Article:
That’s show business, and for better or worse, it is the most popular form of political discourse in the United States of America in 2016.

The fact that Donald Trump is a multi-faceted person is hardly a disqualification from the Presidency. Richard Nixon had an entirely different vocabulary when he was not on camera. John Kennedy enjoyed a secret life that hardly comported with his public image.

I m not thrilled with the notion that Donald Trump is an aggressive, if not ruthless businessman, nor do I admire his serial marriages. But in my 86 years, I have had occasion to be publicly maligned and I know the value of thick skin.

If the man is to be the President of the United States, he will have to get used to being hated. What really matters is whether he has enough conscience, self confidence and ego to do what is right and necessary even if nobody approves. The White House is a lonely place to live.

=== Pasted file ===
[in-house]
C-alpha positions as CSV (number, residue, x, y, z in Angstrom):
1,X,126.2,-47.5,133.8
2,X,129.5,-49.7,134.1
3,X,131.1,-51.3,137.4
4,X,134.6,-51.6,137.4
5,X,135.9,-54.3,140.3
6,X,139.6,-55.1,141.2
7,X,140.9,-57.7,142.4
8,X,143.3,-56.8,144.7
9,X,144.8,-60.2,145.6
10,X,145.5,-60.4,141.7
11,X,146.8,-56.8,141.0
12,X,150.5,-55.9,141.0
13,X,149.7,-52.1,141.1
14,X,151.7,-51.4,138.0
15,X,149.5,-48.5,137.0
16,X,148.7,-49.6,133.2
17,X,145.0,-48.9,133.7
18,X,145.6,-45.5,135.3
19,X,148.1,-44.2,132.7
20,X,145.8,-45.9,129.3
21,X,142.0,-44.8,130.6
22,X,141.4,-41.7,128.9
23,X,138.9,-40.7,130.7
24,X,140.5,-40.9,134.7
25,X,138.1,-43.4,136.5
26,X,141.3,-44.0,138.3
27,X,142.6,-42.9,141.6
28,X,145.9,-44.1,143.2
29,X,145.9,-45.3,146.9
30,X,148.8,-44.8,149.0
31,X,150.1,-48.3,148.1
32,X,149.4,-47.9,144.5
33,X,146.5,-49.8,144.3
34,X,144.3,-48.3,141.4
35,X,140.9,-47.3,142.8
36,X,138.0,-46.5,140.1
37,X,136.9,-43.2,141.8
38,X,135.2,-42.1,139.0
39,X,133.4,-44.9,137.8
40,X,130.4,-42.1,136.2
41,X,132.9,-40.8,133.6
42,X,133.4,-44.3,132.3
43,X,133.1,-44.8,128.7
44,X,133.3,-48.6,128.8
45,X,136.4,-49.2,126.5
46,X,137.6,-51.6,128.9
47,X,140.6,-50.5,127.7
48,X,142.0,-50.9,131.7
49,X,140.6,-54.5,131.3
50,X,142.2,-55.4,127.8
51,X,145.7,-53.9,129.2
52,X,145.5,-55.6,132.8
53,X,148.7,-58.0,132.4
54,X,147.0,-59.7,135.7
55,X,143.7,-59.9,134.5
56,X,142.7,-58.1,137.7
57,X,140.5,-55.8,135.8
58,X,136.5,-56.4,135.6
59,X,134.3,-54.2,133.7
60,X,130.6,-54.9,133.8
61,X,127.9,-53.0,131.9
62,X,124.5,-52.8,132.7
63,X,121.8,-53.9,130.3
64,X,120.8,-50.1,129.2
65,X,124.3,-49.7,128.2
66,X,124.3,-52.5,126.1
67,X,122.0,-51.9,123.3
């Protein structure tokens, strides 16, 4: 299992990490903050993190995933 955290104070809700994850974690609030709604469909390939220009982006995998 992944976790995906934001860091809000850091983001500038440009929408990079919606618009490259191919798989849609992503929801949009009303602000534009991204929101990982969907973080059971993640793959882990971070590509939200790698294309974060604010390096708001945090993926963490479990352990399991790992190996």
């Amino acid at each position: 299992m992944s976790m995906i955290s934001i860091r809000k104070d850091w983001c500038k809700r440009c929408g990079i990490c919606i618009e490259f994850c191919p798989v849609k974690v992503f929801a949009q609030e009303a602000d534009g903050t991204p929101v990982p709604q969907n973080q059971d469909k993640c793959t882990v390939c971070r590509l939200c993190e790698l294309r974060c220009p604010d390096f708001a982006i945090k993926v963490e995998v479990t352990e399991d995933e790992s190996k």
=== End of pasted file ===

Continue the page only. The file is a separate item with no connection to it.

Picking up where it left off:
Friday, March 4, 2016


I watched with profound sadness as Mitt Romney delivered a speech which will be in every history book in the twenty second century. It was a great speech; sincere, thoughtful, courageous. Clearly Romney felt he had to say what he said. And he meant every word of it.

What he did, of course, without realizing it, was to persuade millions of Americans that Donald Trump is the true anti-establishment candidate.

What he did was to confirm Trump’s theme that he is the only candidate who is not a part of the same-old--same-old Washington D.C. oligarchy of career politicians that so many Americans are sick and tired of.

One of the news channels went out on the street and started asking people what they knew about Donald Trump. Many said that he is a businessman. Some said ‘investor.’ Quite a few just said he is rich. The truth is that Donald Trump is a gambler. Maybe that’s the same thing as a businessman.

In the free enterprise system, a businessman invests his time, his money, his reputation, his hopes and his future on a plan – a scheme – if you will, to make a profit.

Plenty do it on Wall Street, leaving the day to day decisions to the managers of the enterprise. Others make big bets on big decisions. An NFL owner who pays a multi million dollar bonus to a 24 year old college quarterback, for example.